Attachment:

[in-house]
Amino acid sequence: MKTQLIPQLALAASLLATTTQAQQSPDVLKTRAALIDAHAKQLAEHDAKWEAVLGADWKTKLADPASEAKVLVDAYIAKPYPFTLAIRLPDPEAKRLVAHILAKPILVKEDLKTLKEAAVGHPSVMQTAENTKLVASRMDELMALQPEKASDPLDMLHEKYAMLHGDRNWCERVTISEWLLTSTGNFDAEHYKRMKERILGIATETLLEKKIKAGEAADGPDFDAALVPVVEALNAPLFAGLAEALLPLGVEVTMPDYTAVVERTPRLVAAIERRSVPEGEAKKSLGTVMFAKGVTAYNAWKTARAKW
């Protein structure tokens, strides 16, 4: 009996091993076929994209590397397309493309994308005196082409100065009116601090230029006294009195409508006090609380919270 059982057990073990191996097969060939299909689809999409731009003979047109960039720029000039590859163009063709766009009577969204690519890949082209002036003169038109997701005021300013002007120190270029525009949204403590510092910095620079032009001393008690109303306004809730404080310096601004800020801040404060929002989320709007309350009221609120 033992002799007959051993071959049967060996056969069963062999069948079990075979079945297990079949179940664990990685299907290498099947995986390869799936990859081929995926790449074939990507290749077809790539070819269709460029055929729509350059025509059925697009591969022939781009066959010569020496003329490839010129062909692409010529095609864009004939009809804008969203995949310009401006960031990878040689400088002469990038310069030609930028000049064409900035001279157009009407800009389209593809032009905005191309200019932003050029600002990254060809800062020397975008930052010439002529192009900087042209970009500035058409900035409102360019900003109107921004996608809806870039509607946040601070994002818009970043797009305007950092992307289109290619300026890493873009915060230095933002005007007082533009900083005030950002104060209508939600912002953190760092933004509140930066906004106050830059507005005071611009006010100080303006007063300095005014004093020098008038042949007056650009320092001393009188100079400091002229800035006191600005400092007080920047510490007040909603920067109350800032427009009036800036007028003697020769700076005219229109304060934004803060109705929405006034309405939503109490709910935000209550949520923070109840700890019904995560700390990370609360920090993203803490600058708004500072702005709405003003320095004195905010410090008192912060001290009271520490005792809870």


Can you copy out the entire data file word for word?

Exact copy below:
[in-house]
Amino acid sequence: MKTQLIPQLALAASLLATTTQAQQSPDVLKTRAALIDAHAKQLAEHDAKWEAVLGADWKTKLADPASEAKVLVDAYIAKPYPFTLAIRLPDPEAKRLVAHILAKPILVKEDLKTLKEAAVGHPSVMQTAENTKLVASRMDELMALQPEKASDPLDMLHEKYAMLHGDRNWCERVTISEWLLTSTGNFDAEHYKRMKERILGIATETLLEKKIKAGEAADGPDFDAALVPVVEALNAPLFAGLAEALLPLGVEVTMPDYTAVVERTPRLVAAIERRSVPEGEAKKSLGTVMFAKGVTAYNAWKTARAKW
């Protein structure tokens, strides 16, 4: 009996091993076929994209590397397309493309994308005196082409100065009116601090230029006294009195409508006090609380919270 059982057990073990191996097969060939299909689809999409731009003979047109960039720029000039590859163009063709766009009577969204690519890949082209002036003169038109997701005021300013002007120190270029525009949204403590510092910095620079032009001393008690109303306004809730404080310096601004800020801040404060929002989320709007309350009221609120 033992002799007959051993071959049967060996056969069963062999069948079990075979079945297990079949179940664990990685299907290498099947995986390869799936990859081929995926790449074939990507290749077809790539070819269709460029055929729509350059025509059925697009591969022939781009066959010569020496003329490839010129062909692409010529095609864009004939009809804008969203995949310009401006960031990878040689400088002469990038310069030609930028000049064409900035001279157009009407800009389209593809032009905005191309200019932003050029600002990254060809800062020397975008930052010439002529192009900087042209970009500035058409900035409102360019900003109107921004996608809806870039509607946040601070994002818009970043797009305007950092992307289109290619300026890493873009915060230095933002005007007082533009900083005030950002104060209508939600912002953190760092933004509140930066906004106050830059507005005071611009006010100080303006007063300095005014004093020098008038042949007056650009320092001393009188100079400091002229800035006191600005400092007080920047510490007040909603920067109350800032427009009036800036007028003697020769700076005219229109304060934004803060109705929405006034309405939503109490709910935000209550949520923070109840700890019904995560700390990370609360920090993203803490600058708004500072702005709405003003320095004195905010410090008192912060001290009271520490005792809870």